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Fatal Downham Market house fire started in lounge, inquest hears

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A 49-year-old Downham woman with a history of epilepsy and smoking habits was found lying dead on the ground floor of her home, an inquest has heard.

Firefighters were called to the home of sole occupant Rachel Wright around 1.45pm on April 8 after neighbours had reported thick smoke at the Rosemary Way property.

Today's inquest heard the fire started in the lounge before spreading to the kitchen, and then the first floor where there was less damage.

An inquest into the death of Rachel Wright took place today (Friday, November 13)
An inquest into the death of Rachel Wright took place today (Friday, November 13)

Two suggestions for the cause were stated in court, with no conclusive evidence as to whether it was the result of a carelessly discarded cigarette or deliberate ignition by the occupant.

Evidence from a fire officer was read out in court, stating a high quantity of empty cigarette packets and pouches were found in the property, with a lack of ashtrays noted.

It was also suggested the fire could have been mitigated if domestic sprinklers had been installed.

A post-mortem report stated the cause of death was inhalation of fire fumes. The involvement of alcohol was ruled out.

A witness statement by resident James Judge, who saw the smoke from his window on the day, said: "There was thick black smoke at the rear of the property. I could see straight away something was wrong.

"The fire engines were at the property for five to 10 minutes before I could see flames coming out of the French doors. I saw nothing suspicious before, during or after the incident."

The inquest also heard from another resident who entered the property through the front door before the fire service arrived.

He could make out Ms Wright was lying on the floor, but there was an obstacle in the way, later believed to have been a shelf, which meant he could not get to her.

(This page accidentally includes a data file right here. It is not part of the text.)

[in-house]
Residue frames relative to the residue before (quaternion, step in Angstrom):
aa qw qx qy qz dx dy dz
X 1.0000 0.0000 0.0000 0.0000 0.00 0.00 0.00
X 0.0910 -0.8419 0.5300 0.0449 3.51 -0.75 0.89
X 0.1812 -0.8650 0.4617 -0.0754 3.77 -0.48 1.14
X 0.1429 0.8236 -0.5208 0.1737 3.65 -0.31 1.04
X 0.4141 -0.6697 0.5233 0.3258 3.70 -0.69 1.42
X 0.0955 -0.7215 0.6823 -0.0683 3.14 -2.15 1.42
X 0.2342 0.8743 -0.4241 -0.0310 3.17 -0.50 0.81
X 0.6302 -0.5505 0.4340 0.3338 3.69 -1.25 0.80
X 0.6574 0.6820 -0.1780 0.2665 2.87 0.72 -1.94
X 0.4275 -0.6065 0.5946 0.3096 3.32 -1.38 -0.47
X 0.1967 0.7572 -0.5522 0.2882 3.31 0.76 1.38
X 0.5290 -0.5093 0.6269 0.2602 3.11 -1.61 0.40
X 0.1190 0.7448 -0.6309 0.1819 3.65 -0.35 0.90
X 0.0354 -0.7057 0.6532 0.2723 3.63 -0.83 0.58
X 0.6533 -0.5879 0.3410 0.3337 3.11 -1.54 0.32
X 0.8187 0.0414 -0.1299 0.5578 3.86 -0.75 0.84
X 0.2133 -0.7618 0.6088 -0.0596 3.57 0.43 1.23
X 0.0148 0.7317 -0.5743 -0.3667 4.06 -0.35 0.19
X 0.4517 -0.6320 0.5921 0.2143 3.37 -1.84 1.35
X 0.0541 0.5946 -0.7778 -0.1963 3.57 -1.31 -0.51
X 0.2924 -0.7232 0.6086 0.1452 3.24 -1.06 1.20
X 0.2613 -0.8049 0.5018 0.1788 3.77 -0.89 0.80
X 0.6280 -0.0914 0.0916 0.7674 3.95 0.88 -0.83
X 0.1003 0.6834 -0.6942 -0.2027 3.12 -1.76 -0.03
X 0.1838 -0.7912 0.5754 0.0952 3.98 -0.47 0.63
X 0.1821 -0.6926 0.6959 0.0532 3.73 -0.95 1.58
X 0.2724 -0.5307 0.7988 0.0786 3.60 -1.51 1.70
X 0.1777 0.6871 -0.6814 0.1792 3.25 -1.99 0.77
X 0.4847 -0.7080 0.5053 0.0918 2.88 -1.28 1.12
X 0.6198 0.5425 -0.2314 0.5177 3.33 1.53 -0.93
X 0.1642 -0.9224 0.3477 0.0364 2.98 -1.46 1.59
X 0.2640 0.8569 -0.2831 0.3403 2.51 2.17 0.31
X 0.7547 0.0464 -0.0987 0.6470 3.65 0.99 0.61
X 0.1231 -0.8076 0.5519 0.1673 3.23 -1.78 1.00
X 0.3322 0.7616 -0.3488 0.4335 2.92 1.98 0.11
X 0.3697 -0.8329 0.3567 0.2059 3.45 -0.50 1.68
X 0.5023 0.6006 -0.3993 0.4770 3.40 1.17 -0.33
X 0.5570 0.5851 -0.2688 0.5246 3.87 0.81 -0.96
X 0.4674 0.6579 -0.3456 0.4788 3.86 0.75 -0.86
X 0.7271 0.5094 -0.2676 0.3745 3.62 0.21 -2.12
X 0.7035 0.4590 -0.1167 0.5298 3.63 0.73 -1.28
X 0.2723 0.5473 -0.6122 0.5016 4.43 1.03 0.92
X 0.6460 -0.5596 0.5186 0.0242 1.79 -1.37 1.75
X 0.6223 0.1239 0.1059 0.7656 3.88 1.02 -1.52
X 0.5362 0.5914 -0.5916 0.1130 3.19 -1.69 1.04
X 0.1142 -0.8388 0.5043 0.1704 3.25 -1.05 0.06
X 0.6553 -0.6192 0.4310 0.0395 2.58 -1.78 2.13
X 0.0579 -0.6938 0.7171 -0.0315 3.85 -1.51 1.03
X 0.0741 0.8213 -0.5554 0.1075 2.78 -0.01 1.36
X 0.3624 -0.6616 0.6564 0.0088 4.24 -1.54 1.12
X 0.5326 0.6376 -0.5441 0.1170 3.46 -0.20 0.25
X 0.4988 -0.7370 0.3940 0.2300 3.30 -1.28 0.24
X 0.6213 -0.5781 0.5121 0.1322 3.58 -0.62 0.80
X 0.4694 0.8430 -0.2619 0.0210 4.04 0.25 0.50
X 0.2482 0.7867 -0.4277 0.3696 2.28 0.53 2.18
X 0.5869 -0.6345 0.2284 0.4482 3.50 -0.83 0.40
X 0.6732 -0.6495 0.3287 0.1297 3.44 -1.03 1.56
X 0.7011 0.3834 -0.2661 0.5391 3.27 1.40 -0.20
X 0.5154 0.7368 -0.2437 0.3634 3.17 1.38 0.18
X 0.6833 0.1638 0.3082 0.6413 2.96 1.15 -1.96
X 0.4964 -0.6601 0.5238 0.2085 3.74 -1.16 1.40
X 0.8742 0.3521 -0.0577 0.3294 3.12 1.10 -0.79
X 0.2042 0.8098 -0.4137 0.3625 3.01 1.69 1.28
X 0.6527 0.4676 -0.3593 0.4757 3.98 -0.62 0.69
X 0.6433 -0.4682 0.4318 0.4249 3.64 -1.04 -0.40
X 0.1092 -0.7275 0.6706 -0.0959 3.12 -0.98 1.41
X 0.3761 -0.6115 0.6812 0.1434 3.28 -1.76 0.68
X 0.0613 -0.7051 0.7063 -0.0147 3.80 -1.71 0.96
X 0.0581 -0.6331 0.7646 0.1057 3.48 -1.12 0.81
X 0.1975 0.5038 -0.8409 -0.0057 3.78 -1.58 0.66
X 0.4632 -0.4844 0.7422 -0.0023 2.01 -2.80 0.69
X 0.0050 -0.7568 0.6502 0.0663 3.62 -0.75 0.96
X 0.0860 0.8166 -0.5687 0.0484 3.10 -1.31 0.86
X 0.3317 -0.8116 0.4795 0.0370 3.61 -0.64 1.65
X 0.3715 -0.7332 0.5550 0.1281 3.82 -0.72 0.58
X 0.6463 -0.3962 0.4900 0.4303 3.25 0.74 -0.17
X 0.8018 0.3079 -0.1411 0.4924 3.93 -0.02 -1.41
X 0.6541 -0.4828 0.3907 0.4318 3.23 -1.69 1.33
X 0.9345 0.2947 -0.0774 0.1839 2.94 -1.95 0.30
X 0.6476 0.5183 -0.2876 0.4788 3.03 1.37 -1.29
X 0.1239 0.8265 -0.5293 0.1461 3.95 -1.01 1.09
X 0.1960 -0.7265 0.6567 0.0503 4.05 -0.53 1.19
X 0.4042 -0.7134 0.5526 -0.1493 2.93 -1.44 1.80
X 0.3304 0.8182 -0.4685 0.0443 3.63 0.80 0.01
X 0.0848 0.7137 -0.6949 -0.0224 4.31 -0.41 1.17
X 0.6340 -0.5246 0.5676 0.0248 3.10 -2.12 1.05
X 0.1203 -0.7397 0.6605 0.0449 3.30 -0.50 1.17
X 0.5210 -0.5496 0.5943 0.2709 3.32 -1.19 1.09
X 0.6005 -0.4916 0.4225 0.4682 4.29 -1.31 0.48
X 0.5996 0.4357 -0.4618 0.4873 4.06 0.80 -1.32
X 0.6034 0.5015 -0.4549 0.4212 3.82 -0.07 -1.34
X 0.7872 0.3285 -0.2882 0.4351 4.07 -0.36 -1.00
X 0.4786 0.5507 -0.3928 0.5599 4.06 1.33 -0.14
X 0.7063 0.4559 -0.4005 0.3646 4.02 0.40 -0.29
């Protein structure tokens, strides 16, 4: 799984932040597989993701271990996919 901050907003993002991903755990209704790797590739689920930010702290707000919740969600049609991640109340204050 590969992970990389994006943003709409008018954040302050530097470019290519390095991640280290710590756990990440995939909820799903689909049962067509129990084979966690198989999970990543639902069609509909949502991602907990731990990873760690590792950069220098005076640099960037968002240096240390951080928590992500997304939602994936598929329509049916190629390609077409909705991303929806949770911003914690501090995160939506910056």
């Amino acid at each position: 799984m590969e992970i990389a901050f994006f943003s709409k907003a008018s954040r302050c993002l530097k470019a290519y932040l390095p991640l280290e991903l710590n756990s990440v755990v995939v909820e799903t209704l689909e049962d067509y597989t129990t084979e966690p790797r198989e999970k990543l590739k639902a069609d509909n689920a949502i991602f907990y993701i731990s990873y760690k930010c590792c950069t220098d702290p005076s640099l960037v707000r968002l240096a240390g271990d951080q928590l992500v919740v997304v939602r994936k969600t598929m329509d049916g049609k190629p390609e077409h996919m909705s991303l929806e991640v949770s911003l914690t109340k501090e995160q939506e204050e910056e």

The court heard the fire service had previously been called to her property in February after Ms Wright had been burning rubbish in her back garden, which became out of control and resulted in her being taken to the Queen Elizabeth Hospital.

The inquest heard Ms Wright had a long history of depression and had severe epilepsy going back to her childhood, which required regular reviews with a neurologist based at Addenbrooke's Hospital.

It was also stated she had attempted to take her own life on multiple occasions over the past decade.

A statement read out on behalf of Ms Wright's sister said: "Rachel was very angry with the world and felt she had been dealt a bad card in life with her epilepsy."

The court heard West Norfolk county councillor Alex Kemp had raised concerns over the management of Ms Wright's care in March.

Mental health charity Norfolk and Waveney Mind contacted Ms Wright's social worker in January to inform her they had ended their service due to non-engagement.

Ms Wright also received support from the county council's social care team, the Norfolk and Suffolk NHS Foundation Trust (NSFT), as well as The Care Company in Lynn.

The inquest heard Ms Wright had at one stage voiced confusion over the amount of services she was receiving.

The court also heard daily face-to-face visits from The Care Company were suspended due to the pandemic, with Ms Wright continuing to be delivered food and other essential items.

Senior coroner Jacqueline Lake adjourned the inquest to a future date as she said she wanted to make further enquiries to the county council and NSFT as to whether residential housing had been considered for Ms Wright.

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